The reaction titration:
NH3(aq) + HCl(aq) → NH4Cl(aq)
Federal regulations set an upper limit of 50 parts per million (ppm) of NH3 in the air in a work environment [that is, 50 molecules of NH3(g) for every million molecules in the air]. Air from a manufacturing operation was drawn through a solution containing 106 mL of 1.11×10−2 M HCl. The NH3 reacts with HCl as follows:
NH3(aq) + HCl(aq) → NH4+(aq)
After drawing air through the acid solution for 10.0 min at a rate of 10.0 L/min, the acid was titrated. The remaining acid needed 14.3 mL of 5.86×10−2 M NaOH to reach the equivalence point.
How many ppm of NH3 were in the air? (Air has a density of 1.20 g/L and an average molar mass of 29.0 g/mol under the conditions of the experiment.)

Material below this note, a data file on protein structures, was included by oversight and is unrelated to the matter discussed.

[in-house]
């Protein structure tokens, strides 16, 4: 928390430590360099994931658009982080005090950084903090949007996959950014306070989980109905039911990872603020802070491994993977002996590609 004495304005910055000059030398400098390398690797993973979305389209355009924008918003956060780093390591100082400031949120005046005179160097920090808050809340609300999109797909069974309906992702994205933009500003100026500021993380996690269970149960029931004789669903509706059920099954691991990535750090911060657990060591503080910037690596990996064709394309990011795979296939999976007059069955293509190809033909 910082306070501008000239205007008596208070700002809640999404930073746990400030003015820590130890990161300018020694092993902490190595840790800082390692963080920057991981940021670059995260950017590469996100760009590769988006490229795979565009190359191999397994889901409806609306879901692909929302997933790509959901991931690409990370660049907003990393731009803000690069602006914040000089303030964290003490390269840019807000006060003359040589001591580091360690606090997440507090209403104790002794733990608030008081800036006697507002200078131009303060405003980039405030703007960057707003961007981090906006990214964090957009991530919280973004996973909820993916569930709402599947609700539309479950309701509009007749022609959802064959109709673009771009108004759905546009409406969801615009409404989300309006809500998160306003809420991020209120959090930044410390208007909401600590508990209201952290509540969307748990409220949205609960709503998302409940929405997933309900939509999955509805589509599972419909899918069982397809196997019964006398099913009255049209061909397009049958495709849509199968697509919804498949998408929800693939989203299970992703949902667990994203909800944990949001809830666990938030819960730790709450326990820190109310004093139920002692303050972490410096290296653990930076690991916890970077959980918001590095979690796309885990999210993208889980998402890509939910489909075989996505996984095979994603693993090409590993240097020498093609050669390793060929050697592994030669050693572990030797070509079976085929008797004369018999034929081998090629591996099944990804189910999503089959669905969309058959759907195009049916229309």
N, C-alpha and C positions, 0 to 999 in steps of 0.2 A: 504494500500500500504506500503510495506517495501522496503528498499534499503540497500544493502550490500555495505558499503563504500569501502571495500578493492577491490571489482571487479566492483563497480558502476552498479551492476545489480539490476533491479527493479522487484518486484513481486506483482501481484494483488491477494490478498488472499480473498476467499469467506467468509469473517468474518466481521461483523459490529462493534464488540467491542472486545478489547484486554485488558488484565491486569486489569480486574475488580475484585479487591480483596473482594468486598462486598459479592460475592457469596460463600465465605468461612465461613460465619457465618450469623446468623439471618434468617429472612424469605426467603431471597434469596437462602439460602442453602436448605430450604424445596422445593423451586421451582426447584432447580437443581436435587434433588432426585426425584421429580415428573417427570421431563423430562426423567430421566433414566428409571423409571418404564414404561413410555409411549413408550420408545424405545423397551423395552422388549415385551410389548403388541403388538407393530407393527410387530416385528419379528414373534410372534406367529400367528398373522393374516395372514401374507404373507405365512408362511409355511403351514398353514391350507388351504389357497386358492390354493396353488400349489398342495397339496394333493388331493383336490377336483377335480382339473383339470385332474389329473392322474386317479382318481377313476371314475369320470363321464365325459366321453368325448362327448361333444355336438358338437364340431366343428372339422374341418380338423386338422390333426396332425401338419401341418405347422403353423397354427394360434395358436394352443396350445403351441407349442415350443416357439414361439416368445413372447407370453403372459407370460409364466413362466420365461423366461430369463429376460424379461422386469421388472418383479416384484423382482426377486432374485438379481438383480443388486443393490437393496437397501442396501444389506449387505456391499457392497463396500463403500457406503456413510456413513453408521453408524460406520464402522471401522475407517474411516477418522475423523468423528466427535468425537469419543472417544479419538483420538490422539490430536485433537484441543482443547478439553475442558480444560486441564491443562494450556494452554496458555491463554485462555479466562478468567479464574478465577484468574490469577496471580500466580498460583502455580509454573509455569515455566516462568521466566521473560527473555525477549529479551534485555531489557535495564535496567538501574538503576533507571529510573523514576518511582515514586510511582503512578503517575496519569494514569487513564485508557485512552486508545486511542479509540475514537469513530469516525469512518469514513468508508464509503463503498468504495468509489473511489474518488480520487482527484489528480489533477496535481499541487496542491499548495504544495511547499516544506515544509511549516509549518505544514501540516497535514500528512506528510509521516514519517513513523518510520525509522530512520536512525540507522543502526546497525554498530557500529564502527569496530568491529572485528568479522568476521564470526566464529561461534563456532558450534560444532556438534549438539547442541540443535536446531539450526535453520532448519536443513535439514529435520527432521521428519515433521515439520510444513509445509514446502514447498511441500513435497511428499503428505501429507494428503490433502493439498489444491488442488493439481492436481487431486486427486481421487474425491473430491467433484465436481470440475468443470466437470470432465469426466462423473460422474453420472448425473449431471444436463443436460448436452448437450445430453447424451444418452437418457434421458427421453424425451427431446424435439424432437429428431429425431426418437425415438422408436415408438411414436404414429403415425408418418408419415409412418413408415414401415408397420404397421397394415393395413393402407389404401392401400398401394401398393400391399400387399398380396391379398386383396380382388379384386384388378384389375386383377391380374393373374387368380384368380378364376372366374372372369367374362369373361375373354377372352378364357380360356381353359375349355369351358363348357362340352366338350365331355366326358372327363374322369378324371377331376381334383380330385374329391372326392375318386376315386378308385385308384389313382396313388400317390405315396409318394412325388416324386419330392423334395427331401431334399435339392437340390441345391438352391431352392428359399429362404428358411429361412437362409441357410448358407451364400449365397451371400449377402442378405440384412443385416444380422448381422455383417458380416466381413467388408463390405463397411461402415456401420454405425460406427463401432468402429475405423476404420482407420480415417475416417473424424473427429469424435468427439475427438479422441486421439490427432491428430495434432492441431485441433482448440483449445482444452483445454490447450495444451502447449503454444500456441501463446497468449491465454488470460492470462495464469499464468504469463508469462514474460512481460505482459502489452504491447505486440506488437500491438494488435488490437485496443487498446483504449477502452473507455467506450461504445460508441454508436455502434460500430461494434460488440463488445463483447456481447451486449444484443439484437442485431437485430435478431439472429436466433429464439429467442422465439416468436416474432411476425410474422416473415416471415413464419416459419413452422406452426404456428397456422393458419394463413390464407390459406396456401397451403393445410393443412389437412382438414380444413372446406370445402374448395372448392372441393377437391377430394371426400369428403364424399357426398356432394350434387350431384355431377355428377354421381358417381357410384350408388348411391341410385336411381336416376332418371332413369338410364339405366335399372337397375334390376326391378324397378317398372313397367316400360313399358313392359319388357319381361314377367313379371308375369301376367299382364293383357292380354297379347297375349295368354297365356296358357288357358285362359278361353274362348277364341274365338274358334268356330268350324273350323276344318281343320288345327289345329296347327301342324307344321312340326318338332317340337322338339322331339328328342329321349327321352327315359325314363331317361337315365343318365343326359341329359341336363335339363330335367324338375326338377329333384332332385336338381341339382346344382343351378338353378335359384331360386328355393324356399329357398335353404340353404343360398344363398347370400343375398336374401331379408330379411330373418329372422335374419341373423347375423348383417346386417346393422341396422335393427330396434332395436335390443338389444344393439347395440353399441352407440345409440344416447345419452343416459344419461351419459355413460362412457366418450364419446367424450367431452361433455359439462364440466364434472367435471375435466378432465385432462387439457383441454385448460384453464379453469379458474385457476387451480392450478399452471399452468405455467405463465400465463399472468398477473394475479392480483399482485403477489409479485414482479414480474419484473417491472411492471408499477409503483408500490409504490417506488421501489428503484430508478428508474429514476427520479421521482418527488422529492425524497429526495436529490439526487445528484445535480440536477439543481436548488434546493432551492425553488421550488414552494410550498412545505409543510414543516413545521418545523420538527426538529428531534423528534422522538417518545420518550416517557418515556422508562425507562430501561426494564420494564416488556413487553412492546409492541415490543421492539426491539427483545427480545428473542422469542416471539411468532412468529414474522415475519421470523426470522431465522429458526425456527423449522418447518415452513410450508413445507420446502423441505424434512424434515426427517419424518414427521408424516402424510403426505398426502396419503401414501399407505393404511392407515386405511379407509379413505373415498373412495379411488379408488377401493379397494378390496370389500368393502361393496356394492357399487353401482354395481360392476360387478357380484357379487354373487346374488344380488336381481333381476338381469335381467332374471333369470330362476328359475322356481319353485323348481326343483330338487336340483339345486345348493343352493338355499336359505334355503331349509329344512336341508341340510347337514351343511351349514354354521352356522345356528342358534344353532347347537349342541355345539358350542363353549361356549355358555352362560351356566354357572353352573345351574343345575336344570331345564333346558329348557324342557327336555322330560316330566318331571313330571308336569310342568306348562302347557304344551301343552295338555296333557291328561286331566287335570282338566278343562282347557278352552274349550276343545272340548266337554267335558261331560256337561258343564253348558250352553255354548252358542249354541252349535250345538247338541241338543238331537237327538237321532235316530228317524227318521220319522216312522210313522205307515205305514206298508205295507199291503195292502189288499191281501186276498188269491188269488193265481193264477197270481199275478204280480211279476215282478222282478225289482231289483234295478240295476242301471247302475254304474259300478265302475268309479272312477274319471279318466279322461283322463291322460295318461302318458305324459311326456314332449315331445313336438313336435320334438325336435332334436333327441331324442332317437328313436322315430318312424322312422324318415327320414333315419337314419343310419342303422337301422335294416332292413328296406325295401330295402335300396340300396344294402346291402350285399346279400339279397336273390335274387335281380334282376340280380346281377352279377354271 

Frequently Asked Questions
What scientific concept do you need to know in order to solve this problem?
Our tutors have indicated that to solve this problem you will need to apply the Solution Stoichiometry concept. You can view video lessons to learn Solution Stoichiometry. Or if you need more Solution Stoichiometry practice, you can also practice Solution Stoichiometry practice problems.